Joy: An Advent Poem
by Luke Schumann
Where can we find joy
in a world that cannot recognize
the hope and peace
that Christ provides?
The answer, I think, lies
within the question itself.
Though in our world
we see destruction
caused by wealth
and power’s seduction,
the rumor making rounds
among earth’s poor
is that in our own midst
our Savior has been born.
And this truth
that we’ve been told
is neither fraction nor refraction
but rather, a course of action
which will truly set us free.
For this child whose birth
among the lowly
has come to level the highest of hills
and raise from the depths
the deepest of valleys–
his entrance the rallying cry
of the poor and disenfranchised;
his residence reserved
for only those the world despised.
And for this we rejoice
for with us now
is the Son of God, the King of Kings;
his presence the greatest gift
we can ever hope to receive.
How else can we respond
if not with joy, if not with hope
and dancing and laughter?
For our world will be
forever changed hereafter.
by the Kairos Center
And Mary said,
“My soul magnifies the Lord,
and my spirit rejoices in God my Savior,
for God has looked with favor on the lowliness of the Almighty’s servant.
Surely, from now on all generations will call me blessed;
for the Mighty One has done great things for me,
and holy is God’s name.
God’s mercy is for those who fear God
from generation to generation.
God has shown strength with God’s arm;
God has scattered the proud in the thoughts of their hearts.
God has brought down the powerful from their thrones,
and lifted up the lowly;
God has filled the hungry with good things,
and sent the rich away empty.
God has helped servant Israel,
in remembrance of God’s mercy,
according to the promise God made to our ancestors,
to Abraham and to his descendants forever.
“The Magnificat is a revolutionary song of salvation whose political, economic, and social dimensions cannot be blunted. People in need in every society hear a blessing in this canticle. The battered woman, the single parent without resources, those without food on the table or without even a table, the homeless family, the young abandoned to their own devices, the old who are discarded: all are encompassed in the hope Mary proclaims.” – Sister Elizabeth Johnson, 2012
“The Magnificat was banned being sung or read in India under British rule. In the 1980’s, it was banned in Guatemala. In addition, after the Mothers of the Plaza de Mayo—whose children all disappeared during the Dirty War (1976-1983)—placed the Magnificat’s words on posters throughout the capital plaza, the military junta of Argentina outlawed any public display of Mary’s song.” – The Subversive Magnificat: What Mary Expected The Messiah To Be Like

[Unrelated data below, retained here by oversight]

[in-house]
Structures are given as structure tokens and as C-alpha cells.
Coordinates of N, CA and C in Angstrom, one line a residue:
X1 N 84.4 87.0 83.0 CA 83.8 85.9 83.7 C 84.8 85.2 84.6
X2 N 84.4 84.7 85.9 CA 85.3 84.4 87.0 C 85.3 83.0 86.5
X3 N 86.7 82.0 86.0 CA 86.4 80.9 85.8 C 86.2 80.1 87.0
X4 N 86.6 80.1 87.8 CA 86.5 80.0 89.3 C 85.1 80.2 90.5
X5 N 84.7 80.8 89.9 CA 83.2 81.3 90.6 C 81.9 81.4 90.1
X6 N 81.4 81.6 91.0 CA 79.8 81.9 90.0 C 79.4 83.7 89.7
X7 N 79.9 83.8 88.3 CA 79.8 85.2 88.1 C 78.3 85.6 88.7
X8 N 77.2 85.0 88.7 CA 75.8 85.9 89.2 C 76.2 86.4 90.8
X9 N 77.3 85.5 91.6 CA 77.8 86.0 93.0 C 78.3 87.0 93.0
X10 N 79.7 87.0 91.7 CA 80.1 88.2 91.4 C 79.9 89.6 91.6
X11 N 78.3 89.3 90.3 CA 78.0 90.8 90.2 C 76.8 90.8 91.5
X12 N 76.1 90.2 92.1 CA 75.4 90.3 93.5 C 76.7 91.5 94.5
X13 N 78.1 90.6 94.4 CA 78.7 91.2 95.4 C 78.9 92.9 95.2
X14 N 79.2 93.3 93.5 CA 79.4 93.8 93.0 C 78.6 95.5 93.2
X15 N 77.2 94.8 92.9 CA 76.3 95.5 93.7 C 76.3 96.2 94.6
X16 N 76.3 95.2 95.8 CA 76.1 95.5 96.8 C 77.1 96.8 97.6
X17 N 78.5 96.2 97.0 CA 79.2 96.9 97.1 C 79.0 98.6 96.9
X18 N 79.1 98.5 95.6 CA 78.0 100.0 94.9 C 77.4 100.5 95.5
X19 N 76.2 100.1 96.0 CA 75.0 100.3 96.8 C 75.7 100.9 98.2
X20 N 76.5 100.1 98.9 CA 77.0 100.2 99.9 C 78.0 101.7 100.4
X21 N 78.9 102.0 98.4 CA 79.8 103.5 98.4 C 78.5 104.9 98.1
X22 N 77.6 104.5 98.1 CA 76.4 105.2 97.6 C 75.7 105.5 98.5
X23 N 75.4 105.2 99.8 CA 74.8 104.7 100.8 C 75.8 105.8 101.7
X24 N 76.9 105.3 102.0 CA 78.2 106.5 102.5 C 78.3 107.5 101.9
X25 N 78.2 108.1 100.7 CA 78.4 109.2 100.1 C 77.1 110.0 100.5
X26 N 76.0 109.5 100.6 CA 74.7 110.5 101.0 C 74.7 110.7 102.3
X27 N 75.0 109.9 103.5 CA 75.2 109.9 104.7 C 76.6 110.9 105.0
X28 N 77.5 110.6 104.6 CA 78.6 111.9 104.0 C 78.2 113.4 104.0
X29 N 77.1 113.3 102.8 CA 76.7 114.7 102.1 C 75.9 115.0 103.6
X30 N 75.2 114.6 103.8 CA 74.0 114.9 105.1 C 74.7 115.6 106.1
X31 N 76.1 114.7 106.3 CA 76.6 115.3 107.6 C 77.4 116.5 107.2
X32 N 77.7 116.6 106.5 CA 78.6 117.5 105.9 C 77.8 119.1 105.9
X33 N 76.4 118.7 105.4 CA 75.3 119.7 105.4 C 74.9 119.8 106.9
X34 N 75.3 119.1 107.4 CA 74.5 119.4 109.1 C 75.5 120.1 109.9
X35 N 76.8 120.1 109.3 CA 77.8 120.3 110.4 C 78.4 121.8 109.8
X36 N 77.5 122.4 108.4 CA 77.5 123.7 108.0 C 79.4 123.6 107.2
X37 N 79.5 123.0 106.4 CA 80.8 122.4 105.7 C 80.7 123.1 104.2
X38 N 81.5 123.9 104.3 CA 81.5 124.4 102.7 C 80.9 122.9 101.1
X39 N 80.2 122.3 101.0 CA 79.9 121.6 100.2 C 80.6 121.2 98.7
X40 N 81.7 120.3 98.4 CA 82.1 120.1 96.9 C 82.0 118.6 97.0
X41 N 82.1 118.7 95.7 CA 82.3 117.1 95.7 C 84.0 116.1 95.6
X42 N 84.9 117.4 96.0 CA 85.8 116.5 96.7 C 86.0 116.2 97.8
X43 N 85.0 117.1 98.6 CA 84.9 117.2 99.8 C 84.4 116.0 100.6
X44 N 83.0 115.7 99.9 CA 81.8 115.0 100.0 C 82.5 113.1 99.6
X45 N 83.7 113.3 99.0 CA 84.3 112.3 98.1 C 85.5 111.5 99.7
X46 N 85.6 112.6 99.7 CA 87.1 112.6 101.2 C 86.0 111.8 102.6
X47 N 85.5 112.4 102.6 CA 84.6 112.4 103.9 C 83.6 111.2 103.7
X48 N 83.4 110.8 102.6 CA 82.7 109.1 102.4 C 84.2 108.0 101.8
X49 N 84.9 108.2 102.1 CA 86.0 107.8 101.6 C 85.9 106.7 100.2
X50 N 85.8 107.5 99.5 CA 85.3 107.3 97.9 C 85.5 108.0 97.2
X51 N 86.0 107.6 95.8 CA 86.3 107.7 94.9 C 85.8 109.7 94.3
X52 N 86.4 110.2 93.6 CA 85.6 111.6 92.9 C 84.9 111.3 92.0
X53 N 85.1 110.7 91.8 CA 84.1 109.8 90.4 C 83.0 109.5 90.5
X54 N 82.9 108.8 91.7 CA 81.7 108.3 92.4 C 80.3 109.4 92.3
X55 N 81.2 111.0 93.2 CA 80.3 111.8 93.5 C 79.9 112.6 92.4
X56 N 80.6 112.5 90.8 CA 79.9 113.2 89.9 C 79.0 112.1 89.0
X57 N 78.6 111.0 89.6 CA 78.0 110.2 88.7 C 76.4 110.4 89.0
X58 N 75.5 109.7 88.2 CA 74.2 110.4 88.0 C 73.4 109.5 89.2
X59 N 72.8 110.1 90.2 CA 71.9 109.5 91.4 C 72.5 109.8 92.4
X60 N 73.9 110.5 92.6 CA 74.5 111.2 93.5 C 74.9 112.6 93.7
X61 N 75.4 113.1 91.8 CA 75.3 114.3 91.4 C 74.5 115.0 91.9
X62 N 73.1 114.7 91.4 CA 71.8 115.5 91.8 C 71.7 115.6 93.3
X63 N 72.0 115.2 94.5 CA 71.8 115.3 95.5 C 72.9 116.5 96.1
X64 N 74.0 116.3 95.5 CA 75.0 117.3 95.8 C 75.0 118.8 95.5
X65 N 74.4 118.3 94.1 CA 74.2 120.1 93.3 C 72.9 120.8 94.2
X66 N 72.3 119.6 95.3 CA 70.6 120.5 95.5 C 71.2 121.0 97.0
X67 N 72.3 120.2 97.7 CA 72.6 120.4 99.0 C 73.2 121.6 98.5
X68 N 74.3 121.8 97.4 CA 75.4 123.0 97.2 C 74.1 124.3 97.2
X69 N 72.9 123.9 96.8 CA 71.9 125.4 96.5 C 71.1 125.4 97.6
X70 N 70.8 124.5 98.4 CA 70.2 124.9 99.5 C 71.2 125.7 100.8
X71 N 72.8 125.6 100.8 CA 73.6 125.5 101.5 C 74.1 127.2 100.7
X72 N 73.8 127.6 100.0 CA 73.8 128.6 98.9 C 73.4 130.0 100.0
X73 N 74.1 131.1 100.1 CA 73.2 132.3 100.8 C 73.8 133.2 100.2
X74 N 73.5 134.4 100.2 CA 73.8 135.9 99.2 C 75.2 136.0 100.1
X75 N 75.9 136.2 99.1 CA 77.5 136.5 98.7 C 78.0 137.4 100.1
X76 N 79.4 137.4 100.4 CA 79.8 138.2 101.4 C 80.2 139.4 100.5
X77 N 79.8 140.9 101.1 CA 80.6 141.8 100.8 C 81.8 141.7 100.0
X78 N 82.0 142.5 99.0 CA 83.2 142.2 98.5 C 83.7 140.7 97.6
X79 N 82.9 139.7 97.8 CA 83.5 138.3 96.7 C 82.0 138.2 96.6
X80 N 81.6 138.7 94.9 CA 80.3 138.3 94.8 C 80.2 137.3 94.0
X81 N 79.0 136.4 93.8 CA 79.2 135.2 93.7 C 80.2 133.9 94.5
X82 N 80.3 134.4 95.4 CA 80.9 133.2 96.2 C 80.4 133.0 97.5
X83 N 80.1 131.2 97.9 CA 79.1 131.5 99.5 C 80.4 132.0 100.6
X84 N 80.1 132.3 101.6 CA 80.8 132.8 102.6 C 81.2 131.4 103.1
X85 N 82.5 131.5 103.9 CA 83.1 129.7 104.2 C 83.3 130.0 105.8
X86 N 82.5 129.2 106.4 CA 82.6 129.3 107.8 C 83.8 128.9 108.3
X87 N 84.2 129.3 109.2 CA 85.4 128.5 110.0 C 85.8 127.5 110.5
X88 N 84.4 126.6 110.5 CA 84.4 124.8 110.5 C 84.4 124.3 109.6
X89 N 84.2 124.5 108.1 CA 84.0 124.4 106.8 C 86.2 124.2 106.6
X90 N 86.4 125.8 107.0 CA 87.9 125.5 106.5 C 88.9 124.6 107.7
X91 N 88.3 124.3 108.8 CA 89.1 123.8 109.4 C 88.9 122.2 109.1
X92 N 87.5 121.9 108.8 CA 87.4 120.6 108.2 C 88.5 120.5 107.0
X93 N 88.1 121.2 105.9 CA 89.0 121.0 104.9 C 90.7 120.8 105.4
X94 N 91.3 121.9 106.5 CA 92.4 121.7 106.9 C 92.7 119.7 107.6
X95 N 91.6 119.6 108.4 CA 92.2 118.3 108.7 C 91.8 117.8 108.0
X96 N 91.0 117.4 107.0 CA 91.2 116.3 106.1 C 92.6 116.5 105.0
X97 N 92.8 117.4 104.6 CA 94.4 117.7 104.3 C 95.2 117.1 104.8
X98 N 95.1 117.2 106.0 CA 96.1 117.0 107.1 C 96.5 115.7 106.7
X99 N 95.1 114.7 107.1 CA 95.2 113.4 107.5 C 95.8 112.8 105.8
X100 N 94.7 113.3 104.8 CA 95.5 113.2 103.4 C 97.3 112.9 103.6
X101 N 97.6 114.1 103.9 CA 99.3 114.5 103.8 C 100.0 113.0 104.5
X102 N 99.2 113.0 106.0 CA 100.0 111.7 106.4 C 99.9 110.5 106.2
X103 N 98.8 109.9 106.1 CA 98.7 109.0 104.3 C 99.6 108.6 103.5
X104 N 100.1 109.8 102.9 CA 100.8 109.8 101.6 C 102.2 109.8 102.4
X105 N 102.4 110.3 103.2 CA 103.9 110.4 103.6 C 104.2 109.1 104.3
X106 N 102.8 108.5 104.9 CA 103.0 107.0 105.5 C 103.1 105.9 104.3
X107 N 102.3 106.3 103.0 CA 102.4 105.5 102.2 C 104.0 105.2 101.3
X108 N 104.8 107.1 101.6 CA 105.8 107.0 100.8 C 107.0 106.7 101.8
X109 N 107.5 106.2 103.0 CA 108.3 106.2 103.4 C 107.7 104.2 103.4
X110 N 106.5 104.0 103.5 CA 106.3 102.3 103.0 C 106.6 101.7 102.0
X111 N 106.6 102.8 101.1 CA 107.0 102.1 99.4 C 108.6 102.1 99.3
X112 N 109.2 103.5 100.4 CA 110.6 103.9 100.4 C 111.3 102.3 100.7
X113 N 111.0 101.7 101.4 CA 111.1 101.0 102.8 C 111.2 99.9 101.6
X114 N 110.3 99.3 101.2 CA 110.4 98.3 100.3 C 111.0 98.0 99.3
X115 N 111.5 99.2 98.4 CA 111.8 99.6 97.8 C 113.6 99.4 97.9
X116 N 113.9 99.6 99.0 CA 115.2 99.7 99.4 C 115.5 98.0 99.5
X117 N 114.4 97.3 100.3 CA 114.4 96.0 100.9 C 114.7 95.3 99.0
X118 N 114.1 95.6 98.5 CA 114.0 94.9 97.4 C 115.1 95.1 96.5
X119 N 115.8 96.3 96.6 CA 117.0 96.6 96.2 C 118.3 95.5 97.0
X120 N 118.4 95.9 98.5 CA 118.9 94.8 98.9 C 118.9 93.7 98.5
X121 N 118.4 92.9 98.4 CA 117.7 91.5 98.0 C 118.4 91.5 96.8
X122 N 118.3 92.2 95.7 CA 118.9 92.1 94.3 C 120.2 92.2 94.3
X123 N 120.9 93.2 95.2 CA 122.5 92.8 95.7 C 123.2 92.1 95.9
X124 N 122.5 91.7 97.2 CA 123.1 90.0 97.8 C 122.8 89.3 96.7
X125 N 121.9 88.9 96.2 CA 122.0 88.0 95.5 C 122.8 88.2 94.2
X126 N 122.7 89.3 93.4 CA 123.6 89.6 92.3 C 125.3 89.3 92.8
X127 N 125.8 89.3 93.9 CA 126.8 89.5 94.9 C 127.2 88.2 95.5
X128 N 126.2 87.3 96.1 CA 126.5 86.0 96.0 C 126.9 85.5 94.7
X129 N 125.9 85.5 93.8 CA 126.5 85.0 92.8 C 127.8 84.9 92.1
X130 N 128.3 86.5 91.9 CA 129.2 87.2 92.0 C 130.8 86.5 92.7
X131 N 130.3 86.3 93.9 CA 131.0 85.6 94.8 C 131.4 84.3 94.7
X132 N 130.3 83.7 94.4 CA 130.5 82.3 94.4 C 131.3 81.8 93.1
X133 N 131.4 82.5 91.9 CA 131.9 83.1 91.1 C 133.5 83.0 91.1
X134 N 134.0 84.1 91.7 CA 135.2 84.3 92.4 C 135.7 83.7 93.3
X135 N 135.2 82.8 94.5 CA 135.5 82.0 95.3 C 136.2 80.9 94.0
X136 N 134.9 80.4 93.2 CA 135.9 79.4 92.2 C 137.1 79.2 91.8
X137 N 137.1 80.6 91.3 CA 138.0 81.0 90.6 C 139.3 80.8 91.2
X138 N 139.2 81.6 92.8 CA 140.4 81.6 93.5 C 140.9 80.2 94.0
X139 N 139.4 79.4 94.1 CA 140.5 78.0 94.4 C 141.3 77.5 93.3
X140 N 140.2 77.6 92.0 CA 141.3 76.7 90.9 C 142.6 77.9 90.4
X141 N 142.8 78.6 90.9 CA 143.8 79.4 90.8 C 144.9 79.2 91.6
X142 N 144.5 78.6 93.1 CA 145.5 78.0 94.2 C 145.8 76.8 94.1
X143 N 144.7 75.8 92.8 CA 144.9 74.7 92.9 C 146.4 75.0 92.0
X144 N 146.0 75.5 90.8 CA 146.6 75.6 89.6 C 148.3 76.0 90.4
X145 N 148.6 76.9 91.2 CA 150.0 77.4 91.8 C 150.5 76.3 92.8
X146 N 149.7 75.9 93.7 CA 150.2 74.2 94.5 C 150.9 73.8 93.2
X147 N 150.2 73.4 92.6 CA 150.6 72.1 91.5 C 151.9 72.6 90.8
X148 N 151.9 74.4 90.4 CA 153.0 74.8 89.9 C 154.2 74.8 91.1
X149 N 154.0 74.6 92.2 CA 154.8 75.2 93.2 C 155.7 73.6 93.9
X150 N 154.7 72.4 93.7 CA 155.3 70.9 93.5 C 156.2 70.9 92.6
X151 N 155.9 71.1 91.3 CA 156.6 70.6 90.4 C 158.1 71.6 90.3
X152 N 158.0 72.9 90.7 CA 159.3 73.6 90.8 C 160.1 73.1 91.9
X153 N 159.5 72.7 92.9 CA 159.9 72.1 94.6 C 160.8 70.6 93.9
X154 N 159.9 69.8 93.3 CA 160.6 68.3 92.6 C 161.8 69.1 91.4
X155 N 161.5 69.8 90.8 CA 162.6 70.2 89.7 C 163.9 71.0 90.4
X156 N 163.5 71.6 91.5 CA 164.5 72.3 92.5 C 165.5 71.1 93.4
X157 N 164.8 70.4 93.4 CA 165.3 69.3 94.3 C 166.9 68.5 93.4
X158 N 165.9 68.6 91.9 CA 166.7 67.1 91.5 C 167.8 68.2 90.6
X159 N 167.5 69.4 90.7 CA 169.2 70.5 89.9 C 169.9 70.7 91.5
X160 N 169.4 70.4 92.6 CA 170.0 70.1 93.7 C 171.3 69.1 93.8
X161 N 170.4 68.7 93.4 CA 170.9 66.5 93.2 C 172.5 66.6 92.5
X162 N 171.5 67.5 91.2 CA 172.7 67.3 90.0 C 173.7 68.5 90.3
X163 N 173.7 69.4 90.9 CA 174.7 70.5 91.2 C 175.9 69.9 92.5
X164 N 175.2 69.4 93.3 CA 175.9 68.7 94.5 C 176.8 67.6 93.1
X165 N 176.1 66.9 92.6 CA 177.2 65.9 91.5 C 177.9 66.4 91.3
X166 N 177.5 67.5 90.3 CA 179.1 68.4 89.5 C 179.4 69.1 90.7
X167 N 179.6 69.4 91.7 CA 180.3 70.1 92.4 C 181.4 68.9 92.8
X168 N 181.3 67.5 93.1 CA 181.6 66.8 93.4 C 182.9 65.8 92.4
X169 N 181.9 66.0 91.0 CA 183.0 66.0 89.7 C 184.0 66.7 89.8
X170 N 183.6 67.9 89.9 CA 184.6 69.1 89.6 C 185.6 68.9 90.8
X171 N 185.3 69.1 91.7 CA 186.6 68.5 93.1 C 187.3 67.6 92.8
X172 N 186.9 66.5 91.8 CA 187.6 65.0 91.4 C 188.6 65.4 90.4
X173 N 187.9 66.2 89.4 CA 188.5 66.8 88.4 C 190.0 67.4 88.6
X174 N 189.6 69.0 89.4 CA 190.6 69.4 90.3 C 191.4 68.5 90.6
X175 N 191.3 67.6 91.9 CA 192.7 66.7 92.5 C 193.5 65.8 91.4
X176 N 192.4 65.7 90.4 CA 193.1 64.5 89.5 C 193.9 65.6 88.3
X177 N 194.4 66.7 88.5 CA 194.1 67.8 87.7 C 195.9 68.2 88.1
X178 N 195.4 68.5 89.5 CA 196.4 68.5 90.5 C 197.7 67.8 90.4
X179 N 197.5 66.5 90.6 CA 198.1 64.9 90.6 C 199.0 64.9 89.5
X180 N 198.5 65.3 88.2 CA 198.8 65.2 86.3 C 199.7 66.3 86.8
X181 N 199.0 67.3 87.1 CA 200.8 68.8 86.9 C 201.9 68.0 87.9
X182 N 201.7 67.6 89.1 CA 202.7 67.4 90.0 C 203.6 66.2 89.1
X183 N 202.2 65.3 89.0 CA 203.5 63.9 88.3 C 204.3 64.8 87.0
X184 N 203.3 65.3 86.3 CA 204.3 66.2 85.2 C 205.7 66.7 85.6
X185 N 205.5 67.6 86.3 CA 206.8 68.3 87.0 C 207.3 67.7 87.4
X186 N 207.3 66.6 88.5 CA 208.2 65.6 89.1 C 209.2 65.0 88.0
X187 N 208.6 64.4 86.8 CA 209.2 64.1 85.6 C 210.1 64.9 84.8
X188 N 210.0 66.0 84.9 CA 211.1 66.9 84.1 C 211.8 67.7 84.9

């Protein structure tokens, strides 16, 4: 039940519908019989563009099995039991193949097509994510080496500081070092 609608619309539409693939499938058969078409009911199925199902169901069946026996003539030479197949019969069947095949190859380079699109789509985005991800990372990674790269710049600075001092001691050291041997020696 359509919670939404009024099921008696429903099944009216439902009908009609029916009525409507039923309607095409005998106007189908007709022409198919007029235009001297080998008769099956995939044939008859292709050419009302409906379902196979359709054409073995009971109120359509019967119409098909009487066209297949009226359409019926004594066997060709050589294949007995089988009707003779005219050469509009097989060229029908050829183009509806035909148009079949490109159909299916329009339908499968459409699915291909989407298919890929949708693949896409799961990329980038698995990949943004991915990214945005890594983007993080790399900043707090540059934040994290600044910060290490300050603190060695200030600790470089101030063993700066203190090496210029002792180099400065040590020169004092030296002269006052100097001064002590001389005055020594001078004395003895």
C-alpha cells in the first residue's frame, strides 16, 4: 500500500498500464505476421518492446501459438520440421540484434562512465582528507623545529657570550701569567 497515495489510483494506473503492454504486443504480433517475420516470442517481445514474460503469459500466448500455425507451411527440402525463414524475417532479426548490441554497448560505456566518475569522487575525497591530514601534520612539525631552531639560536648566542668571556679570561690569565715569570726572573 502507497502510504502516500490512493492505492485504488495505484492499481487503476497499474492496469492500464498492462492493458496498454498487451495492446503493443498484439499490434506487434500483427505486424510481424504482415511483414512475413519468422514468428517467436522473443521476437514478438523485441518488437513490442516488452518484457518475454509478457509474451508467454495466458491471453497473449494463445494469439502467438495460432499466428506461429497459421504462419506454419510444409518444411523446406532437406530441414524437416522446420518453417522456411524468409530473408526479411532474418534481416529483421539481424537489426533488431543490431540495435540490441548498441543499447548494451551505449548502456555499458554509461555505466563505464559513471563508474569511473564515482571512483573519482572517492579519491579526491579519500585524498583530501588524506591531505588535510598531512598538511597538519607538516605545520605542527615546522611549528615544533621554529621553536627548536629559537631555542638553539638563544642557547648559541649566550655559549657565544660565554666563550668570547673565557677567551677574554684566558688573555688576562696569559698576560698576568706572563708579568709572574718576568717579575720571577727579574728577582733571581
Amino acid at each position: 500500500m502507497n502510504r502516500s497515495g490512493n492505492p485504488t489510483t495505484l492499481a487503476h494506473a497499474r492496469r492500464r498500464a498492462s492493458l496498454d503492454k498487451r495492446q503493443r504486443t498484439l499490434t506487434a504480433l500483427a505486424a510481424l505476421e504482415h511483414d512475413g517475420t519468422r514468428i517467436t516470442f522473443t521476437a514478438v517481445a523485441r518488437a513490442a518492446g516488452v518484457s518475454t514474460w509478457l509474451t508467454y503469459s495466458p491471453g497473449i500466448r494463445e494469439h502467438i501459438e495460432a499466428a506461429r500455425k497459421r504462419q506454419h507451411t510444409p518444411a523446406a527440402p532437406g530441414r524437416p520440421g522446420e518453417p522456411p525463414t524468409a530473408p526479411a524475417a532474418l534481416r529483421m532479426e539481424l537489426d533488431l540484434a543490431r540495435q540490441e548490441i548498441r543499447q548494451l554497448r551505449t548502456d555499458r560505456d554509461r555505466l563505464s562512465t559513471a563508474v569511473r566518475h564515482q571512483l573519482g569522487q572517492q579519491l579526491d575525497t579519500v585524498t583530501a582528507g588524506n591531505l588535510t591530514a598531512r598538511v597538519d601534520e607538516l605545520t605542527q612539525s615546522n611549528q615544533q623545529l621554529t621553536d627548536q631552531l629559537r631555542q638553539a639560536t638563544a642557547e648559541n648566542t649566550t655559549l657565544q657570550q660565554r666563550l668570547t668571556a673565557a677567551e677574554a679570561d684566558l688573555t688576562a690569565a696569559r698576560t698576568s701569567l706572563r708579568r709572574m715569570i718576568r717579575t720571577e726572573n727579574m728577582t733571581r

How have you perceived Mary in your life, and how has the reading changed your perception of her? We encourage you to reflect upon the verses and consider not just the Biblical but historical and culture impact of the Magnificat—have you opened your heart and home to the Christ Child, like Mary?
3rd Sunday of Advent
4 pm: Session Meeting
4th Sunday of Advent
4 pm: Longest Night Service
Saturday, 12/25 11am —1:30pm:
NOAH Foundation Community Christmas Day Dinner at Camden Falls, 2406 S. SR 231. Call for a reservation at 419-455-4569.
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Gather Us In
by Rev. Lisle Gwynn Garrity
Inspired by Zephaniah 3:14-20 | Digital painting with collage
King Josiah, Zephaniah’s cousin, has ascended to the throne of Judah. He steps into the aftermath of a half century of ruin incited by the former King, Mannaseh, who ruled with evil actions and led the people astray (see 2 Kings 22–23).
Much of Zephaniah’s prophecy is an exacerbated lament. He believes the only way forward is for Yahweh to destroy everything. Too much has been corrupted, too much has fallen apart. But then, in chapter three, his message takes an unexpected turn—he turns toward restoration and unabated joy. This joy comes from God, who renews and calms us with love, rejoicing over us with singing. It comes from those who are vulnerable and shamed being gathered back in, restoring the whole community.
In this image, the blueprint background reminds me of a deconstructed building; it’s as if the roofline has fallen and the infrastructure crumbled. Yet, the collapsed roof provides an opening that becomes a doorway of invitation. God’s hand reaches down from the heavens, gently nudging us inward. Fig trees adorn the opening as signs of promise. A music bar (showing the first line of the familiar hymn, “Come, Thou Fount of Every Blessing”) lures us toward the doorway, becoming a pathway for our journey home.
Perhaps the path toward creating a home for all requires some deconstruction. Some of our structures are rotting. Some of our institutions are compromised. Some of our rituals need repair. And yet, nothing is beyond redemption. Collective belonging gives way for collective joy—joy that is free and full. God’s love will find a way to renew us and gather us in.
Here I find my greatest treasure;
hither by thy help I’ve come;
and I hope, by thy good pleasure,
safely to arrive at home.
—Rev. Lisle Gwynn Garrity